Lighting CFLs / LEDs

Being Green Means:

The compact fluorescent light bulb revolution nearly occurred back in the early 1990s. When CFLs first hit the market in force, consumers bought them in large numbers — but they hated them for 3 reasons:

  • The bulbs were too big for many fixtures
  • They were expensive (up to $25 each)
  • They threw a dim, antiseptic light that paled next to the warmth of good old-fashioned incandescent bulbs.


Now, a new CFL revolution is at hand. The bulbs have been redesigned, and the government & retail giants are pushing hard for the bulbs. Wal-Mart hopes to sell 100 million CFLs by the end of the year. In California, a legislator recently proposed banning the sale of incandescent light bulbs in the state by 2012.
All the old benefits of CFLs are still significant — more so, in fact:

  • They can use less than one-third the electricity of incandescent bulbs of equivalent brightness.
  • Last up to nine years.
  • The new bulbs are smaller and far cheaper (about $5 each) than their predecessors.
  • More powerful than ever. Top-end 24-watt bulbs promise brightness equivalent to that of a 150-watt incandescent.

What to Look for: According to Popular Mechanics

  • Color temperature: The lower the color temperature, the warmer the light. Warmness (red) or coolness (blue) can be measured in degrees Kelvin by a chroma meter.
  • Lumens vs. lux: Manufacturers use a complex process to measure lumens, the total quantity of light emitted by a bulb.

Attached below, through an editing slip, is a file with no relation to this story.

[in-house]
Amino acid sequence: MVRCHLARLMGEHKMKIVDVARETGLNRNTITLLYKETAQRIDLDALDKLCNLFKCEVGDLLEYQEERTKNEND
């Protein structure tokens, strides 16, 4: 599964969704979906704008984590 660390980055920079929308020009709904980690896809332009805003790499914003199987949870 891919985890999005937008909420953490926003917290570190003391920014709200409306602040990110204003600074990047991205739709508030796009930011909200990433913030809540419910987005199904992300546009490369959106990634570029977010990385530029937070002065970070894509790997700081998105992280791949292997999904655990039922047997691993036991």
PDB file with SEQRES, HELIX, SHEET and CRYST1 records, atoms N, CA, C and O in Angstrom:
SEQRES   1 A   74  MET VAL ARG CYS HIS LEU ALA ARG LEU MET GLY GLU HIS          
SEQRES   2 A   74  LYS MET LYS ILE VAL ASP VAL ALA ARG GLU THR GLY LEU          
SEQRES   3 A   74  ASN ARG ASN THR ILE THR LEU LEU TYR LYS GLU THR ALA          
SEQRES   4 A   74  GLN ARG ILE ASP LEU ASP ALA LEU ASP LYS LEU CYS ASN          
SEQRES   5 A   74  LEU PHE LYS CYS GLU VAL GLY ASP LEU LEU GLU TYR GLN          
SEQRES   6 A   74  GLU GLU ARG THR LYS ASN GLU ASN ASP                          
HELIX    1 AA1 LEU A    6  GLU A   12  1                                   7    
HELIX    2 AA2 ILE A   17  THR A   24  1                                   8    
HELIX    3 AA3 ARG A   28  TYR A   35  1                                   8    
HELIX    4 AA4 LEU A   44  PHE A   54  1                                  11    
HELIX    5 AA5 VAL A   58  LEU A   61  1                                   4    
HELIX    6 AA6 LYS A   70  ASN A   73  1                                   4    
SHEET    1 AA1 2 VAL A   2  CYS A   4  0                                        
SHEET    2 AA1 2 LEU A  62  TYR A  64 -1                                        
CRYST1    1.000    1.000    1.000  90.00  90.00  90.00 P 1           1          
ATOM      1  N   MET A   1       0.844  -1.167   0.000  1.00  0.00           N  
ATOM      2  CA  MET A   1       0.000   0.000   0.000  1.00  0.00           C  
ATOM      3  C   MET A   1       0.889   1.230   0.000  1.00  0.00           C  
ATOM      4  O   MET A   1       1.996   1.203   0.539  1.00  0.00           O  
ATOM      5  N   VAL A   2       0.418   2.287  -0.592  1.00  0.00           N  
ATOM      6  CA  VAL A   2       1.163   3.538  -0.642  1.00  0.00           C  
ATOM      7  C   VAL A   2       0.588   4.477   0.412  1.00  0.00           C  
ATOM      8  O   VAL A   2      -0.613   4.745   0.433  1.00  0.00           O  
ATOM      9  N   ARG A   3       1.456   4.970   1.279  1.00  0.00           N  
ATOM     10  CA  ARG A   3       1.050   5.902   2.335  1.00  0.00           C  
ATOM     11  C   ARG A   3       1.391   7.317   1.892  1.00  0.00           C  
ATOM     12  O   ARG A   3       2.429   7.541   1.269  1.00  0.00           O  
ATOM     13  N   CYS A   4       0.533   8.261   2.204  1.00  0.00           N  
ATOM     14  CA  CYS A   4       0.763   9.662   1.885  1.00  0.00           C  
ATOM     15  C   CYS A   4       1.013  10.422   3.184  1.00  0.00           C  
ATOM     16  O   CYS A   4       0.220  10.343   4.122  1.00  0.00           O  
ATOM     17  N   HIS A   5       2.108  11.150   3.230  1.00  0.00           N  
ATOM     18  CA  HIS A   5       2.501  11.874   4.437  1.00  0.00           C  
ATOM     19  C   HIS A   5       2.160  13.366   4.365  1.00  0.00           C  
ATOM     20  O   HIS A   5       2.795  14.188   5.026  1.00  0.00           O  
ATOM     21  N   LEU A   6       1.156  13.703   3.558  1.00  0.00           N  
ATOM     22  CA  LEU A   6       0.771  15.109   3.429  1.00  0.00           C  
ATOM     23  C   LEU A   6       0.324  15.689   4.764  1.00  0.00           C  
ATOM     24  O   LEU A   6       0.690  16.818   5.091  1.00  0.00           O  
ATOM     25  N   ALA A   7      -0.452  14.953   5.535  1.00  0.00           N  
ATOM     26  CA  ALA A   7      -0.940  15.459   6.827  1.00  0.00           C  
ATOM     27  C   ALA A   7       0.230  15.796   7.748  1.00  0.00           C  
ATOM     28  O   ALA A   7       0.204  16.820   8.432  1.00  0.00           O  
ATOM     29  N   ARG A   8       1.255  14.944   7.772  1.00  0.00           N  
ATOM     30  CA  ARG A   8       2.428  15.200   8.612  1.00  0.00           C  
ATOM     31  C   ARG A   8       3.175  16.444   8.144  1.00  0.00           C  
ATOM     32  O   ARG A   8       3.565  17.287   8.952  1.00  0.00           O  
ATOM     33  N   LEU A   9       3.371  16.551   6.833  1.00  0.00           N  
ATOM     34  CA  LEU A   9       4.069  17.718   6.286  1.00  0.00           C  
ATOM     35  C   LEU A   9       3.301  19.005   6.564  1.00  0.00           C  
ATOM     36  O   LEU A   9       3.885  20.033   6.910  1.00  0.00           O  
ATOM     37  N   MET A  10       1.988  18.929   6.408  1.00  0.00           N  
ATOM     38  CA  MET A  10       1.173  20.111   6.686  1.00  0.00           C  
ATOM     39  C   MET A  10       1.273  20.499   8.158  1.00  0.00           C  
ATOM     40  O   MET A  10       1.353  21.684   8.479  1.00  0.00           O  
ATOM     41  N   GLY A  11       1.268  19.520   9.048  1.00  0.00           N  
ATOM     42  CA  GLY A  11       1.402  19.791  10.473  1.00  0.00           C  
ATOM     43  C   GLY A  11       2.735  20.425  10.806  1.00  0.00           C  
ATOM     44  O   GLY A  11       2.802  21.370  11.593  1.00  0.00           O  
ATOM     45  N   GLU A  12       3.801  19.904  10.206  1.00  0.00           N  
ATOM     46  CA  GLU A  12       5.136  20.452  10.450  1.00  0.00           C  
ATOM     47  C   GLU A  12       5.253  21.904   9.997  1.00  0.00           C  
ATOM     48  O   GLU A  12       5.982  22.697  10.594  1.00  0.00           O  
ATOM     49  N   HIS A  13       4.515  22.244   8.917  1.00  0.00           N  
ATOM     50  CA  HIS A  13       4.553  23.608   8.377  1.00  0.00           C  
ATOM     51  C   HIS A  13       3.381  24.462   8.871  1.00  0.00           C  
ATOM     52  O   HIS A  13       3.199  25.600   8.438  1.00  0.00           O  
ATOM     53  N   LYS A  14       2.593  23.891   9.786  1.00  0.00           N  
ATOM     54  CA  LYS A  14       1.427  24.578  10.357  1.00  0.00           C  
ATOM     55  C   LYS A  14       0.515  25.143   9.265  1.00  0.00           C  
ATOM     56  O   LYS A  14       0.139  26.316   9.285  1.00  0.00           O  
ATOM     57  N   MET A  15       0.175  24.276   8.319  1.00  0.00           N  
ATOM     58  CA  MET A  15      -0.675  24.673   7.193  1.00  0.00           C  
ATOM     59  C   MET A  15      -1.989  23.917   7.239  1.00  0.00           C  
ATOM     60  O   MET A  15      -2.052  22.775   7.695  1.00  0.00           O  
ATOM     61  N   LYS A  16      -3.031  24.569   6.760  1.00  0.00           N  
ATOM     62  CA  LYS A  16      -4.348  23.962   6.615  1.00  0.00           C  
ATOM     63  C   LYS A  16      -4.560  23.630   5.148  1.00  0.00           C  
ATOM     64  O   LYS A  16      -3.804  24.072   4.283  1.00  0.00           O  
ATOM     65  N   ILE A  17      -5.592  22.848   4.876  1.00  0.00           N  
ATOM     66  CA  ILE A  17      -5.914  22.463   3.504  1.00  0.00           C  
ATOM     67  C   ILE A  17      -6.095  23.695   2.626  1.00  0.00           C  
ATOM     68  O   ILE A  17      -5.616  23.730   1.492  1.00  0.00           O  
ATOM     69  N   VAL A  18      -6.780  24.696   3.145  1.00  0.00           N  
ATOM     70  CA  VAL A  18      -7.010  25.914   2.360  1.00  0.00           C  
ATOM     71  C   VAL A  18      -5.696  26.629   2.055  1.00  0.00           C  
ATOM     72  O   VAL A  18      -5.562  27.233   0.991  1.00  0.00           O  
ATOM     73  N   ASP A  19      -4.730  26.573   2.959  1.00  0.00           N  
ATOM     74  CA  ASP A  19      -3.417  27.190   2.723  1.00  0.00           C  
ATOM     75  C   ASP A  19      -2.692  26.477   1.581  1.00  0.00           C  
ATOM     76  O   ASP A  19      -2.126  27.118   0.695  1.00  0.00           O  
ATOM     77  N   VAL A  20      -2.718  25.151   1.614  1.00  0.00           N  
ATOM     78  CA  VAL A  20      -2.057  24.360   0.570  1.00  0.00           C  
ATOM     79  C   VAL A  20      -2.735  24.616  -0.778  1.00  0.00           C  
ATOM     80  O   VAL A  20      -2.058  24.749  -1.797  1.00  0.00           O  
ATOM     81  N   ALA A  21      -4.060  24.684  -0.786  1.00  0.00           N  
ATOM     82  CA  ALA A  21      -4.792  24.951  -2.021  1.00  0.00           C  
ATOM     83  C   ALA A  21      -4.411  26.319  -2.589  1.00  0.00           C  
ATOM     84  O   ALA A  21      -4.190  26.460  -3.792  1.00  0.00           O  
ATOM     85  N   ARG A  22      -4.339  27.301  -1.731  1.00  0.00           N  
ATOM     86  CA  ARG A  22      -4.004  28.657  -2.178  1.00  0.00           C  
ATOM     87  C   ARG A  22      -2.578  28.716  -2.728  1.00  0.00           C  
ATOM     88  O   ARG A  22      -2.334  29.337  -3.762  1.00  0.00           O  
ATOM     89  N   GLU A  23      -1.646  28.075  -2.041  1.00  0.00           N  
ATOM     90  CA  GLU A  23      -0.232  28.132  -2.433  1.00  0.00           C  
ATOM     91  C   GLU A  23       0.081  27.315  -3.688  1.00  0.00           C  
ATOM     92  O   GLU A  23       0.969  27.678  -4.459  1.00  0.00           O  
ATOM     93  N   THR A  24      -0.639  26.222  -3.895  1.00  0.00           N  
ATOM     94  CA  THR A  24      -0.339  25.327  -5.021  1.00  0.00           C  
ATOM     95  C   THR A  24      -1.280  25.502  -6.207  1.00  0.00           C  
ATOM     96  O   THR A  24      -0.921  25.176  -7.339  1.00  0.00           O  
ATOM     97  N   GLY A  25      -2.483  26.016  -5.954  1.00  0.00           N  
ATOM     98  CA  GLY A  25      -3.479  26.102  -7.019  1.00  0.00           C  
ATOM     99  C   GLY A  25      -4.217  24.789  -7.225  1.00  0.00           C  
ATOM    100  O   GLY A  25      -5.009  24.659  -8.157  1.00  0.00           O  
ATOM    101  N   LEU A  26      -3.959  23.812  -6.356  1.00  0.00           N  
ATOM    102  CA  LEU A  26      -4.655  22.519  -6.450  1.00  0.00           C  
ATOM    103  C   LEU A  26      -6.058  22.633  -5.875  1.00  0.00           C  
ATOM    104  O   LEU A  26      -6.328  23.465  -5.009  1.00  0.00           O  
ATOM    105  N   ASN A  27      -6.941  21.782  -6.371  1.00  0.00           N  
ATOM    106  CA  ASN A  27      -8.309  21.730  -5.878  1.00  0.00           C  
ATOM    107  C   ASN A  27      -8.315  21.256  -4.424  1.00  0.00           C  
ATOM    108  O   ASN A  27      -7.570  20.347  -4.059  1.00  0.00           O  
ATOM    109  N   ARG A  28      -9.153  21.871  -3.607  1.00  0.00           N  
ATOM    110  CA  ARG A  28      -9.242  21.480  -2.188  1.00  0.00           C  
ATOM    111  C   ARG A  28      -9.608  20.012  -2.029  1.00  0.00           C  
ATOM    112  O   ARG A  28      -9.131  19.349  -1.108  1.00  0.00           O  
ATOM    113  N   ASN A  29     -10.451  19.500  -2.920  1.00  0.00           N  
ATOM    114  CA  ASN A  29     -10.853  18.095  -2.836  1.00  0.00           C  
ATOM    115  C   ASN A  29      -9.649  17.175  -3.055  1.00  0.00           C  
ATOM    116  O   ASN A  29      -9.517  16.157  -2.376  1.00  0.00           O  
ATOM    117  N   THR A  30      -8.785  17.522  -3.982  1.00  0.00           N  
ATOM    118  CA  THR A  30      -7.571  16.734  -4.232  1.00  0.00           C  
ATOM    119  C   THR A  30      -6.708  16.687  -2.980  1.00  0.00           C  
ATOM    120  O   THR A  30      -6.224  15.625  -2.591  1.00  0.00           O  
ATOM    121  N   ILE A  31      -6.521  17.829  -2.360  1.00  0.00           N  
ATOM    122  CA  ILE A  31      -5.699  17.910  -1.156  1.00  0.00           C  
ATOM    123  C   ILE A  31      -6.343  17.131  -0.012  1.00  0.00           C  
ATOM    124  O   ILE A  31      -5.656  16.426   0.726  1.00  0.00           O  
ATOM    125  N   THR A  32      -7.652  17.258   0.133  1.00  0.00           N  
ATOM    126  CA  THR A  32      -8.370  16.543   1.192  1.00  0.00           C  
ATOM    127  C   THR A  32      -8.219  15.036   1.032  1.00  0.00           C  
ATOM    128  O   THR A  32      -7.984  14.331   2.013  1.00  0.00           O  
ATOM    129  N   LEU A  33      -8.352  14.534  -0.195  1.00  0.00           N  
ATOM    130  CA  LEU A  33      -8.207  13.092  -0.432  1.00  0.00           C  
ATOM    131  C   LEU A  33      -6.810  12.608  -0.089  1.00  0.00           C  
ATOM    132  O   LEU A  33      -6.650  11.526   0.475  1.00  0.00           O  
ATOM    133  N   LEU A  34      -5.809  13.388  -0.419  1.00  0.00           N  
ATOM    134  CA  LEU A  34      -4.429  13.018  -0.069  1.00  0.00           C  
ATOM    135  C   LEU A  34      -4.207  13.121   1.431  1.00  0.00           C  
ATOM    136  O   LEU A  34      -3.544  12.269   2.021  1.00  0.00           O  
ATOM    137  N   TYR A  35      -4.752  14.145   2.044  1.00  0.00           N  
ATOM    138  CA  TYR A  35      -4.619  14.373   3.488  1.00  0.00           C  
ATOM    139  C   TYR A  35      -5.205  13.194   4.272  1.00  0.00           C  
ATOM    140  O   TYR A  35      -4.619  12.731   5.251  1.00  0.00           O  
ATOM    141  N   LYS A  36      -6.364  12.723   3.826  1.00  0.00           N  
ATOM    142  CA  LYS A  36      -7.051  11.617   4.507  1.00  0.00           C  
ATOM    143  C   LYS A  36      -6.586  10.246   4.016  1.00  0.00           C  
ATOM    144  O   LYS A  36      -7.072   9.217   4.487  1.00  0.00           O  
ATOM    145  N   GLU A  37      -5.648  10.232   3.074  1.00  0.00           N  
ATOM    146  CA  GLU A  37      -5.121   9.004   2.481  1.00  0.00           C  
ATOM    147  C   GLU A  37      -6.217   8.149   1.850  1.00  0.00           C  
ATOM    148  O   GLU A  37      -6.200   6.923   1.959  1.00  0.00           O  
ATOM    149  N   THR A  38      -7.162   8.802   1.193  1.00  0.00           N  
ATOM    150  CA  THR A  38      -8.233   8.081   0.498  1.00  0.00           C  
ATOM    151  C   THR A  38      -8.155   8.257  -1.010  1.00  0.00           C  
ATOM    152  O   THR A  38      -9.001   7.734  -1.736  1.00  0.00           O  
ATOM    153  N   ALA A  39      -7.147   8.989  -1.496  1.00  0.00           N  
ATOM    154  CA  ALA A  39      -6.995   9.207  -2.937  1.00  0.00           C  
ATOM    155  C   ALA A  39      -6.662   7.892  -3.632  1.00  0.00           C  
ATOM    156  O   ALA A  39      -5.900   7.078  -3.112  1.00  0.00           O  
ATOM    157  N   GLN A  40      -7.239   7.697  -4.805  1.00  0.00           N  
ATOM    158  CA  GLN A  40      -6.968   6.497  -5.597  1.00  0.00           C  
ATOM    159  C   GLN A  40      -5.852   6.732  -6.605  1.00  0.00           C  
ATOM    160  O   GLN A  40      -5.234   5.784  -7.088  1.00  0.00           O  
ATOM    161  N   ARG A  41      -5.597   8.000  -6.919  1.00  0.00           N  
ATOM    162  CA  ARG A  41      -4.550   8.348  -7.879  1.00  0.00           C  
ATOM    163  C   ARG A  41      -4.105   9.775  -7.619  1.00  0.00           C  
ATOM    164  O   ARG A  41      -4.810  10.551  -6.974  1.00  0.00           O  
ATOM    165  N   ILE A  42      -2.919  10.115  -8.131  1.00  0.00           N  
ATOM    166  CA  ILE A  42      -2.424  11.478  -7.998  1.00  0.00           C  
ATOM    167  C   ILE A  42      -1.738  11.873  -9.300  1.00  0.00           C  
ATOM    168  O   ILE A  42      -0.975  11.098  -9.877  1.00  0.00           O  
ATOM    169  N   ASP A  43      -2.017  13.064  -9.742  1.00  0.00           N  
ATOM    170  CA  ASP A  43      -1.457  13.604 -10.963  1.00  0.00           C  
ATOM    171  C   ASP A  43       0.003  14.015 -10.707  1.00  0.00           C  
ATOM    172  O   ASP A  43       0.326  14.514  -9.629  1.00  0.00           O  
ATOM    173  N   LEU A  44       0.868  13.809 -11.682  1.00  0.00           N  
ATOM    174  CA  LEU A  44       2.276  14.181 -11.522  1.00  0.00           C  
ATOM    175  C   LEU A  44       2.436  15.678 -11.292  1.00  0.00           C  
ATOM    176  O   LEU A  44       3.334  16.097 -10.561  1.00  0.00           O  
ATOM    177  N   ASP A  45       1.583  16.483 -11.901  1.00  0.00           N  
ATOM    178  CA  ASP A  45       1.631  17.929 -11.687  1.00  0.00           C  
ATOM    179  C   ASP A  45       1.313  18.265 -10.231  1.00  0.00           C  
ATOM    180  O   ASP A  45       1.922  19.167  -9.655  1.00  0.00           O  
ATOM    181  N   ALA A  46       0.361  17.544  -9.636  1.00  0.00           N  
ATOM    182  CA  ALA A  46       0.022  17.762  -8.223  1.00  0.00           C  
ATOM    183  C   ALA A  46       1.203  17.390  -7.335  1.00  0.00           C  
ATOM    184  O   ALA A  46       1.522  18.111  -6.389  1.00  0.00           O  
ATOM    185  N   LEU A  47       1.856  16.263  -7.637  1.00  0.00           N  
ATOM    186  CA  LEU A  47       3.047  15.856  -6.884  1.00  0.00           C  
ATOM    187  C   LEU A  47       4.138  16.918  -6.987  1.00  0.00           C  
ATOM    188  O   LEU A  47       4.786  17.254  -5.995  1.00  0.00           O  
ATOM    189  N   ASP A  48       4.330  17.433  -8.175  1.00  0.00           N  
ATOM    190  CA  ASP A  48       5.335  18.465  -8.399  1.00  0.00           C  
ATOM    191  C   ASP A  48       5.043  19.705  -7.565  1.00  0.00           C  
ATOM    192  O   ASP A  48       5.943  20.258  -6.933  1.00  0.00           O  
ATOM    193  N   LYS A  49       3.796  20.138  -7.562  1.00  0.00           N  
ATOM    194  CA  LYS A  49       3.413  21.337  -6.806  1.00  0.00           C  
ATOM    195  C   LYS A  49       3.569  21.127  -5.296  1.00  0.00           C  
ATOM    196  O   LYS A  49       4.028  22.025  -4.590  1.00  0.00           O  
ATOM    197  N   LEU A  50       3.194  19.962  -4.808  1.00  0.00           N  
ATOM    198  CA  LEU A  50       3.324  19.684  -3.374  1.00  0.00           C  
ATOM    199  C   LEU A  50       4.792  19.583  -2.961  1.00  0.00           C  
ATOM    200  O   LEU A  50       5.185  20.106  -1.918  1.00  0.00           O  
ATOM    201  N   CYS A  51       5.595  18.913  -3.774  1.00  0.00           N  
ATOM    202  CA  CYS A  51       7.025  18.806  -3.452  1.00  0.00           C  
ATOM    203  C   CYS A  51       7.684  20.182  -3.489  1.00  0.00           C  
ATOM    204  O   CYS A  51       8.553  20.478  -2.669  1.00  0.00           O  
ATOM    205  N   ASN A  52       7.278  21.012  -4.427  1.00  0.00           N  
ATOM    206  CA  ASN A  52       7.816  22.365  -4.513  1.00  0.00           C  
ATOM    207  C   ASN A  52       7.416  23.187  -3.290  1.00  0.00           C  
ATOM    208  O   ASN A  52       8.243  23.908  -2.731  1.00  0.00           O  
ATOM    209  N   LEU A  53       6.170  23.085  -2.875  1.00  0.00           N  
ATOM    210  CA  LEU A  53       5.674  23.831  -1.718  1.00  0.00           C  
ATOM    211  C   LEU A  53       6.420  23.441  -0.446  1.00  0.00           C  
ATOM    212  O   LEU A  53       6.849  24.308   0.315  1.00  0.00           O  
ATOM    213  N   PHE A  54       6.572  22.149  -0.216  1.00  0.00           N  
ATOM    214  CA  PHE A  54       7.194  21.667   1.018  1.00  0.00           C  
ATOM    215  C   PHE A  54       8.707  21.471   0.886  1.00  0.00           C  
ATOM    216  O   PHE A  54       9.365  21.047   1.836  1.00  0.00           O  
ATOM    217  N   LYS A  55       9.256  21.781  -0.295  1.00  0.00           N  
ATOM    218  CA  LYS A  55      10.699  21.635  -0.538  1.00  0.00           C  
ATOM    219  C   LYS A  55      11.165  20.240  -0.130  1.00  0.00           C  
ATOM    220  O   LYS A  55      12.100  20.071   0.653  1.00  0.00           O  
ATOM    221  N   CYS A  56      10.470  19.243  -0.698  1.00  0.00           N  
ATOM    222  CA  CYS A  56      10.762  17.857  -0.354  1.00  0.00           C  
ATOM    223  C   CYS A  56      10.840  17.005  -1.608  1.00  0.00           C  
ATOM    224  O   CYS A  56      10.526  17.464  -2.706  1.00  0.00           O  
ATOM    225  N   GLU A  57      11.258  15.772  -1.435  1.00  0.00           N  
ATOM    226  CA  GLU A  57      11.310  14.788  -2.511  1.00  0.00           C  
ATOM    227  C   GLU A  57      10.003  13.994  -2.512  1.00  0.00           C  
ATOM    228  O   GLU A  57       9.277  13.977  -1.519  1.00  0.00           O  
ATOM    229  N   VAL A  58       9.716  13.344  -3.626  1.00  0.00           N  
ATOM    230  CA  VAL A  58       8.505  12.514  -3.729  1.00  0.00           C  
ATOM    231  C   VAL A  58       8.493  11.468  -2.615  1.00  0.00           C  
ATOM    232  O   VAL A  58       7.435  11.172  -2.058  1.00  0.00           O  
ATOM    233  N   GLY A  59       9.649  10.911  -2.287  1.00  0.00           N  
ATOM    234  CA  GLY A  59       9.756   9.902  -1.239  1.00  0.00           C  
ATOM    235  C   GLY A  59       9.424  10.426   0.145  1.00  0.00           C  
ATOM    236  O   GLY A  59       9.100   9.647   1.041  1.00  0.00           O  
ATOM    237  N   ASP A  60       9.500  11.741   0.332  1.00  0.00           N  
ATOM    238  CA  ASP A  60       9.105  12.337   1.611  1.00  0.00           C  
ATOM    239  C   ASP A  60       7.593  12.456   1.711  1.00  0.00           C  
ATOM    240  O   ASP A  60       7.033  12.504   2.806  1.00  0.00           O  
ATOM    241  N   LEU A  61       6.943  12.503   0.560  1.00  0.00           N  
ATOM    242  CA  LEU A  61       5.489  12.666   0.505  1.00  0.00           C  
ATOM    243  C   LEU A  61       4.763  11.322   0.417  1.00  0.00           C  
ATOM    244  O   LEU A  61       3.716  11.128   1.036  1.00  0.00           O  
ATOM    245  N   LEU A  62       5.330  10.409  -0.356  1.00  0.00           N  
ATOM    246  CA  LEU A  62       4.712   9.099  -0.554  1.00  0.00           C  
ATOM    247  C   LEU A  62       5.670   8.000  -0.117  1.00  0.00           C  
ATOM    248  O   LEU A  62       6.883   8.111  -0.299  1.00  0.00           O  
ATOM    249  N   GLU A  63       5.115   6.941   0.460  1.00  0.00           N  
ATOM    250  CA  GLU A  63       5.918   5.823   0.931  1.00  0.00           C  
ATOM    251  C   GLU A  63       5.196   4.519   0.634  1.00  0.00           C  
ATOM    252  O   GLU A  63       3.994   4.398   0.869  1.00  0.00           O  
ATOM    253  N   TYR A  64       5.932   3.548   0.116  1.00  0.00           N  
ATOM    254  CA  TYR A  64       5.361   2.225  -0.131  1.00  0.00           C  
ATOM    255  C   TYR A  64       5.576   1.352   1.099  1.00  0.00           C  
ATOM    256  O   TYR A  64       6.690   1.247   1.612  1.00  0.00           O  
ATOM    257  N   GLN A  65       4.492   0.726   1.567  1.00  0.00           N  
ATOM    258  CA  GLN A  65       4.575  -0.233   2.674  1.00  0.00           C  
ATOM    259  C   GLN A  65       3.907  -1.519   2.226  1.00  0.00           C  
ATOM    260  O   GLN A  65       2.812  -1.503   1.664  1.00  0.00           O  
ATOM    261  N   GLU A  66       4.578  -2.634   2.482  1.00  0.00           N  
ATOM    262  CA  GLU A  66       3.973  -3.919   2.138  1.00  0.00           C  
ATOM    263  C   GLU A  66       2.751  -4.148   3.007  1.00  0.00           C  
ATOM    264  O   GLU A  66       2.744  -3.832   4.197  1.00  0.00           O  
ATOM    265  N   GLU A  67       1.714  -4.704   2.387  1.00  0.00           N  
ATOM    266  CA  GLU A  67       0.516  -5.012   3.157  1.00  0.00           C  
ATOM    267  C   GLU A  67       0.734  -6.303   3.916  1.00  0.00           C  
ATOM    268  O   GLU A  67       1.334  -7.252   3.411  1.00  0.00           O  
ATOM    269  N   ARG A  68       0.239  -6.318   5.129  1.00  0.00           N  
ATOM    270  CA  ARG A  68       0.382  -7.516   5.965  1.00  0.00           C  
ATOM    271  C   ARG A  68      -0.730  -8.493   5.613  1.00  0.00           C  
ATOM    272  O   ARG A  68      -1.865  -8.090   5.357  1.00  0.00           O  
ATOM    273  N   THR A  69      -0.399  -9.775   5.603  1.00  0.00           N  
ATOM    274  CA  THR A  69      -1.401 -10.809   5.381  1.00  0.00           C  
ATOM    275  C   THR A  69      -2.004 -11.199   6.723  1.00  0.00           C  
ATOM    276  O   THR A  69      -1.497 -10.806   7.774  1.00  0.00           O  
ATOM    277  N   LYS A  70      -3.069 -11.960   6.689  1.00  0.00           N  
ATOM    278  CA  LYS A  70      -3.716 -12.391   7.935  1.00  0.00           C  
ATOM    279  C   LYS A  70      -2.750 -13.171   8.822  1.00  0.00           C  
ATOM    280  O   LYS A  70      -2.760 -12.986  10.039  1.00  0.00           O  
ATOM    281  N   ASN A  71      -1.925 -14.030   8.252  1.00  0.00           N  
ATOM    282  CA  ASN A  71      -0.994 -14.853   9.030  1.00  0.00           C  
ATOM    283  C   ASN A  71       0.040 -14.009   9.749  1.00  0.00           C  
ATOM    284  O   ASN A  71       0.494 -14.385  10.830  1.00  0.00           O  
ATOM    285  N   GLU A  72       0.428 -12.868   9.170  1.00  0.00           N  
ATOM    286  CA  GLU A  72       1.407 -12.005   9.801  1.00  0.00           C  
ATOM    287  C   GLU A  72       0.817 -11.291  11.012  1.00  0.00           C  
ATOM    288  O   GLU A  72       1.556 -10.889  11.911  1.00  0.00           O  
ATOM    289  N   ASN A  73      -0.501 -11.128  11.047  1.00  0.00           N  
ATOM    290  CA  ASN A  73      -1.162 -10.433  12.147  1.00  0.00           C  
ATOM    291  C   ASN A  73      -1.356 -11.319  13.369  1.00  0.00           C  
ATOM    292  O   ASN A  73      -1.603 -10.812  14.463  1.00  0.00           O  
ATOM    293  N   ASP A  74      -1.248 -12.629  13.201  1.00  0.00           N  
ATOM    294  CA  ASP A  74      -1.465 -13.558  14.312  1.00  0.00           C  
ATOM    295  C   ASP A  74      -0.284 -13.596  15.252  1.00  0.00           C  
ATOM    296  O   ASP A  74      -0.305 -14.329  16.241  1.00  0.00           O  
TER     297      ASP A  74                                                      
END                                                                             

• Watts and efficiency: All CFLs use about 70 percent less electricity than incandescent bulbs. The average U.S. household has 45 light bulbs — replacing that number of 75-watt incandescent bulbs with CFLs would save $180 per year.
  • Phosphor: This chemical compound lines the inside of CFL tubing. When excited, it converts ultraviolet radiation into visible light. The chemical composition of the phosphor determines the color temperature of the light emitted by the bulb.
  • Mercury: According to the EPA, CFLs contain an average of 5 milligrams of mercury, which increases the bulb’s efficiency. But that also means you can’t just trash them—CFLs must be properly recycled. Visit Energy Star or Earth 911 for disposal instructions.
  • Beyond Fluorescent with LEDs: Light emitting diodes (LEDs) are tiny yet powerful sources of light that are even more energy efficient than CFLs. Manufacturing LEDs that produce light equivalent to a 60-watt bulb is expensive, however. One bulb can cost as much as $75.

The Top 6 CFL (Compact Flourescent) Light Bulbs - (Review by Popular Mechanics)

(1) Sylvania Double Life

(2) N:Vision (3) Westinghouse Natural Light
(4) Philips Marathon (5) MaxLite MicroMax (6) Sylvania Daylight Extra

Light-Emitting Diodes (LED’s) are solid-state semiconductor devices that convert electrical energy directly into visible light.

The inside of an LED is made up of various semiconductor materials.
Advantages of using LED technology include:

  • High-levels of brightness and intensity